May 2006
Volume 47, Issue 13
ARVO Annual Meeting Abstract  |   May 2006
First Flap Lasik Quality Study With a New Femtolaser on Alive Human Cornea
Author Affiliations & Notes
  • P. Titze
    Ophthalmology, Jules Gonin Eye Hospital, Lausanne, Switzerland
  • F. Majo
    Ophthalmology, Jules Gonin Eye Hospital, Lausanne, Switzerland
  • W.G. Bernau
    Surgical Instrument engineering AG, Port, Switzerland
  • P. Othenin–Girard
    Ophthalmology, Jules Gonin Eye Hospital, Lausanne, Switzerland
  • Footnotes
    Commercial Relationships  P. Titze, None; F. Majo, None; W.G. Bernau, CEO, E; P. Othenin–Girard, None.
  • Footnotes
    Support  None
Investigative Ophthalmology & Visual Science May 2006, Vol.47, 4332. doi:
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      P. Titze, F. Majo, W.G. Bernau, P. Othenin–Girard; First Flap Lasik Quality Study With a New Femtolaser on Alive Human Cornea . Invest. Ophthalmol. Vis. Sci. 2006;47(13):4332.

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      © ARVO (1962-2015); The Authors (2016-present)

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Purpose: : To study the flap quality of a new a compact, mobile, hand–held femtolaser system for Lasik and corneal surgery on alive human cornea.

Methods: : A Da Vinci femtolaser (from Surgical Instrument Engineering, a Ziemer Group Company) was used to cut five human corneas before medical indication for enuclation. Macroscopic measurements were done to determine the predictability of the diameter and the thickness of the flap. The hinge size and position were studied. Optical and electronic microscopy analysis were done on the interface surface. Two flaps were not lifted to analyze the microbubles at the cutting level.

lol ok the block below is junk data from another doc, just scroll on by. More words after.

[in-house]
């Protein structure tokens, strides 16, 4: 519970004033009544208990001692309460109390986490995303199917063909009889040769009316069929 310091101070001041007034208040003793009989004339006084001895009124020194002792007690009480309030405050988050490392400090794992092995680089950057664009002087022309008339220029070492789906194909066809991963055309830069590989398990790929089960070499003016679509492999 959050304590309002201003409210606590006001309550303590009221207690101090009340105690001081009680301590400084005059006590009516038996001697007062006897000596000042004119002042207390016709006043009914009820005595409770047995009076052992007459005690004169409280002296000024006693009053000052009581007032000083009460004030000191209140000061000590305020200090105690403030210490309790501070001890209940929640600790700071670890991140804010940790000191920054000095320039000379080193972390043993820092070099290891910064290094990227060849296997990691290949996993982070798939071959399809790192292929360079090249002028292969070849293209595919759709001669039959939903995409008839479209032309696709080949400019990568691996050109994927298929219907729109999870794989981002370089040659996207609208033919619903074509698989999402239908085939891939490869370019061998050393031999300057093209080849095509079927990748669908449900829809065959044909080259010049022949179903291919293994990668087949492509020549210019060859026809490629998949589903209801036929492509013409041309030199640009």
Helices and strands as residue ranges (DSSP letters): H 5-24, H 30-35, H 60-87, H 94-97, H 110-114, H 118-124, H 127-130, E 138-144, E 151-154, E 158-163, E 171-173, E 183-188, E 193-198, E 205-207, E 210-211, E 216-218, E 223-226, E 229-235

Results: : The procedure was performed easily and the vacuum time about one minute without any complication like suction loss, epithelial defect or button hole. The unique cutting process macroscopically showed a smooth tissue separation that generated minuscule bubbles which disintegrated rapidly when the flap was lifted. It allowed a gentle effortless tissue separation without tissue bridge. The diameter, the thickness and the hinge parameters were predictable. Optical histology confirms some microbubles along the cutting edge, no stromal changes were observed. The electronic microscopy showed a smooth interface bed.

Conclusions: : Using this very high pulse repetition rate laser we observed a superior cutting characteristic and quality of the flap. A revolutionary design concept allows to perform an easy procedure on a single working position without having to change the microscope after the femtolaser. This new procedure will offer patients and surgeons an all–laser Lasik procedure.

Keywords: laser • refractive surgery • clinical (human) or epidemiologic studies: systems/equipment/techniques 

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